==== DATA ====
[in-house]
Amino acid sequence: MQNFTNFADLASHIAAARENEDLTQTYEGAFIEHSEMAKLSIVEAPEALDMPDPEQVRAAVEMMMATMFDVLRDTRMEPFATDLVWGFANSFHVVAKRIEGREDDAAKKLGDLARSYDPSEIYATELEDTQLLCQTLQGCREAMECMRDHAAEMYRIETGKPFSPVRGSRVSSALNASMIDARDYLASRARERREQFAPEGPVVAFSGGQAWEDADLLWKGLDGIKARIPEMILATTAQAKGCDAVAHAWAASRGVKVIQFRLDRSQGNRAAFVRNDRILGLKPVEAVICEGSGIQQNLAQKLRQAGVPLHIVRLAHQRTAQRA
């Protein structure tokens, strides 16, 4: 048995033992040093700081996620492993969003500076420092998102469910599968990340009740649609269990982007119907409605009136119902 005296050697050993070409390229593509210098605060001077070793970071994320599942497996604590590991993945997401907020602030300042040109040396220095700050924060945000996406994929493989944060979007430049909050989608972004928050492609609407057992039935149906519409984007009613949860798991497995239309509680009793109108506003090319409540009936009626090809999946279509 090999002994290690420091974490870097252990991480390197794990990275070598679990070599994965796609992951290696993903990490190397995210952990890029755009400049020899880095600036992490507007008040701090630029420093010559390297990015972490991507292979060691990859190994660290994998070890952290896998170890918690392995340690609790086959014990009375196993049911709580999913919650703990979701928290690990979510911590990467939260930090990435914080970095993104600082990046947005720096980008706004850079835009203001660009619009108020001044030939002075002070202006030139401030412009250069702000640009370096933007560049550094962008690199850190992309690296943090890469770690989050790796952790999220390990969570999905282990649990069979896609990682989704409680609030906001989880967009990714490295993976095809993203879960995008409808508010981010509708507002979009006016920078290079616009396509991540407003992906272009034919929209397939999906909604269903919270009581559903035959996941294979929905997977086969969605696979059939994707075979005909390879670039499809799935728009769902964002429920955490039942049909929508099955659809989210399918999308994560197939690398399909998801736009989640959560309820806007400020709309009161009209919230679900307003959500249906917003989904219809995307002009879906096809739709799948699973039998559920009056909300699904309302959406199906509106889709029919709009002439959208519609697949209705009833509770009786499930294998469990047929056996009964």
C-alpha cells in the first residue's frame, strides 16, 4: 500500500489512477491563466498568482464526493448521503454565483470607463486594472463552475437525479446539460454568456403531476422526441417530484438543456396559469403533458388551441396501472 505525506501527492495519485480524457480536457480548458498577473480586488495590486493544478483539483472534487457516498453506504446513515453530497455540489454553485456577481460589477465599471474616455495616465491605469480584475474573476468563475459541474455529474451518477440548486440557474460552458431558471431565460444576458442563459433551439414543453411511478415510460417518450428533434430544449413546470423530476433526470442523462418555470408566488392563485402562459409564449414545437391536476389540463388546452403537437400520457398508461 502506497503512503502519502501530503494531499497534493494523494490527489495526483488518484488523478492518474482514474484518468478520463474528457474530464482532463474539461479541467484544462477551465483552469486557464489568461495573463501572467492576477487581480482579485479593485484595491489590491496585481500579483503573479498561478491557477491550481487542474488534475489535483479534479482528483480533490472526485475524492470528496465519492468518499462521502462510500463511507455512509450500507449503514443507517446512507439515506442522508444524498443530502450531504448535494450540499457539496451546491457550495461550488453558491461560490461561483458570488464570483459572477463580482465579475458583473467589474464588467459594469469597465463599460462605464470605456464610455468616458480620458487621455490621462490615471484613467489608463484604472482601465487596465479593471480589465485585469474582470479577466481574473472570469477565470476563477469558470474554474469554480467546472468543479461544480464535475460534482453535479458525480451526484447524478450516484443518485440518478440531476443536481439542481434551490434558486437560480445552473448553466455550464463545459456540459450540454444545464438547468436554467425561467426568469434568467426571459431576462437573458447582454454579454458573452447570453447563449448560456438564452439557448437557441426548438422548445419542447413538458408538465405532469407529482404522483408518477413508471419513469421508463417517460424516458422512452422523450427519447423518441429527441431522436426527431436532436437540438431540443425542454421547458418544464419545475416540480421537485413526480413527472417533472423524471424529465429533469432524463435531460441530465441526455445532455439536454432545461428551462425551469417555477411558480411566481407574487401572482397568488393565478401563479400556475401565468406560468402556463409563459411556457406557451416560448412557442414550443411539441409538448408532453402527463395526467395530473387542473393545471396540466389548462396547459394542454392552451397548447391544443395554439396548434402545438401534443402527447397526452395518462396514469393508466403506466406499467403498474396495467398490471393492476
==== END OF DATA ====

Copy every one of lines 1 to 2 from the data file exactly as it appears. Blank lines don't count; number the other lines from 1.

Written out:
[in-house]
Amino acid sequence: MQNFTNFADLASHIAAARENEDLTQTYEGAFIEHSEMAKLSIVEAPEALDMPDPEQVRAAVEMMMATMFDVLRDTRMEPFATDLVWGFANSFHVVAKRIEGREDDAAKKLGDLARSYDPSEIYATELEDTQLLCQTLQGCREAMECMRDHAAEMYRIETGKPFSPVRGSRVSSALNASMIDARDYLASRARERREQFAPEGPVVAFSGGQAWEDADLLWKGLDGIKARIPEMILATTAQAKGCDAVAHAWAASRGVKVIQFRLDRSQGNRAAFVRNDRILGLKPVEAVICEGSGIQQNLAQKLRQAGVPLHIVRLAHQRTAQRA